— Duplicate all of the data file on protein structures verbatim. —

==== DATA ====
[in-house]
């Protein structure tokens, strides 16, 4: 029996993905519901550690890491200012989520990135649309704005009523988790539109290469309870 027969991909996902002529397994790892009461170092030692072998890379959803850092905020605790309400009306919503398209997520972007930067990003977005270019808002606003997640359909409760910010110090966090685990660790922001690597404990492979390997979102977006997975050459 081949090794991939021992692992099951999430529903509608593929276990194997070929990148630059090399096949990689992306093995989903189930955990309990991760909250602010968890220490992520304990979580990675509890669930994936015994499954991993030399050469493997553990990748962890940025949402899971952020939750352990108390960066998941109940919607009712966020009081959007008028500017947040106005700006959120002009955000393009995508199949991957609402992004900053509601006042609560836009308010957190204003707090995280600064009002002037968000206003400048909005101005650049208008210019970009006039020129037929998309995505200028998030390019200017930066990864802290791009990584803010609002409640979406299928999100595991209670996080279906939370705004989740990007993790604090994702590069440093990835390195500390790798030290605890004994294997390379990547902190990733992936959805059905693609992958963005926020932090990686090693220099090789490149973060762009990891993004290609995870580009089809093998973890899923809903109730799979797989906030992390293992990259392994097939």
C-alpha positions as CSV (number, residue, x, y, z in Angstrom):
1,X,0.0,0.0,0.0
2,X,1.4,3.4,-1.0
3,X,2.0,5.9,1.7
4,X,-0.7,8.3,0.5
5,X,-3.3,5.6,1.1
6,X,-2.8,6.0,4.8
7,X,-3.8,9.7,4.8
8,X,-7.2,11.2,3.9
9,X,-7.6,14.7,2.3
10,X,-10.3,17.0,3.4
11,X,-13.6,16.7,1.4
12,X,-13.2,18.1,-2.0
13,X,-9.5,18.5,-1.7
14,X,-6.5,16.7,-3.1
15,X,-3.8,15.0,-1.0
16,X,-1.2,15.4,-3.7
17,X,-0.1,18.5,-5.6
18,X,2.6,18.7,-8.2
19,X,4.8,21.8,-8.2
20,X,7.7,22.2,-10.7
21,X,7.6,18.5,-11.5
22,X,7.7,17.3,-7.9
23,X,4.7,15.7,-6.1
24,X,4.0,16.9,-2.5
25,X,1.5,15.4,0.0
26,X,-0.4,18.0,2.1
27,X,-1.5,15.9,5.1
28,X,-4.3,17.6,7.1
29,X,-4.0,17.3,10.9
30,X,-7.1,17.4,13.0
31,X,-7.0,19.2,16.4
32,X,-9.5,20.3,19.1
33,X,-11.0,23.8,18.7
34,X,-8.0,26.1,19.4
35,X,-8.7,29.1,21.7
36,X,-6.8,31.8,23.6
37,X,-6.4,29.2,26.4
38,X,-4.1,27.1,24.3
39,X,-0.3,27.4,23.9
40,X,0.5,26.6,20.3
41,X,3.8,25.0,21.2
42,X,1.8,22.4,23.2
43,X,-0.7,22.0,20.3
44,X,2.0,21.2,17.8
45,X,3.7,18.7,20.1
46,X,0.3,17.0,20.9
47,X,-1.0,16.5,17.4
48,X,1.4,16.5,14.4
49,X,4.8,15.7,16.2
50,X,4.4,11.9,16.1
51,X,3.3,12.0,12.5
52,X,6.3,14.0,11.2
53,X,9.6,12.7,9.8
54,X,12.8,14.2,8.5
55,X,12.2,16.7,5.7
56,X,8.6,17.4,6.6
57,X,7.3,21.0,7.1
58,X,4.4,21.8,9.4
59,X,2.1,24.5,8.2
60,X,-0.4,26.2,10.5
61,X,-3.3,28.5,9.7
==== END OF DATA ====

[in-house]
């Protein structure tokens, strides 16, 4: 029996993905519901550690890491200012989520990135649309704005009523988790539109290469309870 027969991909996902002529397994790892009461170092030692072998890379959803850092905020605790309400009306919503398209997520972007930067990003977005270019808002606003997640359909409760910010110090966090685990660790922001690597404990492979390997979102977006997975050459 081949090794991939021992692992099951999430529903509608593929276990194997070929990148630059090399096949990689992306093995989903189930955990309990991760909250602010968890220490992520304990979580990675509890669930994936015994499954991993030399050469493997553990990748962890940025949402899971952020939750352990108390960066998941109940919607009712966020009081959007008028500017947040106005700006959120002009955000393009995508199949991957609402992004900053509601006042609560836009308010957190204003707090995280600064009002002037968000206003400048909005101005650049208008210019970009006039020129037929998309995505200028998030390019200017930066990864802290791009990584803010609002409640979406299928999100595991209670996080279906939370705004989740990007993790604090994702590069440093990835390195500390790798030290605890004994294997390379990547902190990733992936959805059905693609992958963005926020932090990686090693220099090789490149973060762009990891993004290609995870580009089809093998973890899923809903109730799979797989906030992390293992990259392994097939």
C-alpha positions as CSV (number, residue, x, y, z in Angstrom):
1,X,0.0,0.0,0.0
2,X,1.4,3.4,-1.0
3,X,2.0,5.9,1.7
4,X,-0.7,8.3,0.5
5,X,-3.3,5.6,1.1
6,X,-2.8,6.0,4.8
7,X,-3.8,9.7,4.8
8,X,-7.2,11.2,3.9
9,X,-7.6,14.7,2.3
10,X,-10.3,17.0,3.4
11,X,-13.6,16.7,1.4
12,X,-13.2,18.1,-2.0
13,X,-9.5,18.5,-1.7
14,X,-6.5,16.7,-3.1
15,X,-3.8,15.0,-1.0
16,X,-1.2,15.4,-3.7
17,X,-0.1,18.5,-5.6
18,X,2.6,18.7,-8.2
19,X,4.8,21.8,-8.2
20,X,7.7,22.2,-10.7
21,X,7.6,18.5,-11.5
22,X,7.7,17.3,-7.9
23,X,4.7,15.7,-6.1
24,X,4.0,16.9,-2.5
25,X,1.5,15.4,0.0
26,X,-0.4,18.0,2.1
27,X,-1.5,15.9,5.1
28,X,-4.3,17.6,7.1
29,X,-4.0,17.3,10.9
30,X,-7.1,17.4,13.0
31,X,-7.0,19.2,16.4
32,X,-9.5,20.3,19.1
33,X,-11.0,23.8,18.7
34,X,-8.0,26.1,19.4
35,X,-8.7,29.1,21.7
36,X,-6.8,31.8,23.6
37,X,-6.4,29.2,26.4
38,X,-4.1,27.1,24.3
39,X,-0.3,27.4,23.9
40,X,0.5,26.6,20.3
41,X,3.8,25.0,21.2
42,X,1.8,22.4,23.2
43,X,-0.7,22.0,20.3
44,X,2.0,21.2,17.8
45,X,3.7,18.7,20.1
46,X,0.3,17.0,20.9
47,X,-1.0,16.5,17.4
48,X,1.4,16.5,14.4
49,X,4.8,15.7,16.2
50,X,4.4,11.9,16.1
51,X,3.3,12.0,12.5
52,X,6.3,14.0,11.2
53,X,9.6,12.7,9.8
54,X,12.8,14.2,8.5
55,X,12.2,16.7,5.7
56,X,8.6,17.4,6.6
57,X,7.3,21.0,7.1
58,X,4.4,21.8,9.4
59,X,2.1,24.5,8.2
60,X,-0.4,26.2,10.5
61,X,-3.3,28.5,9.7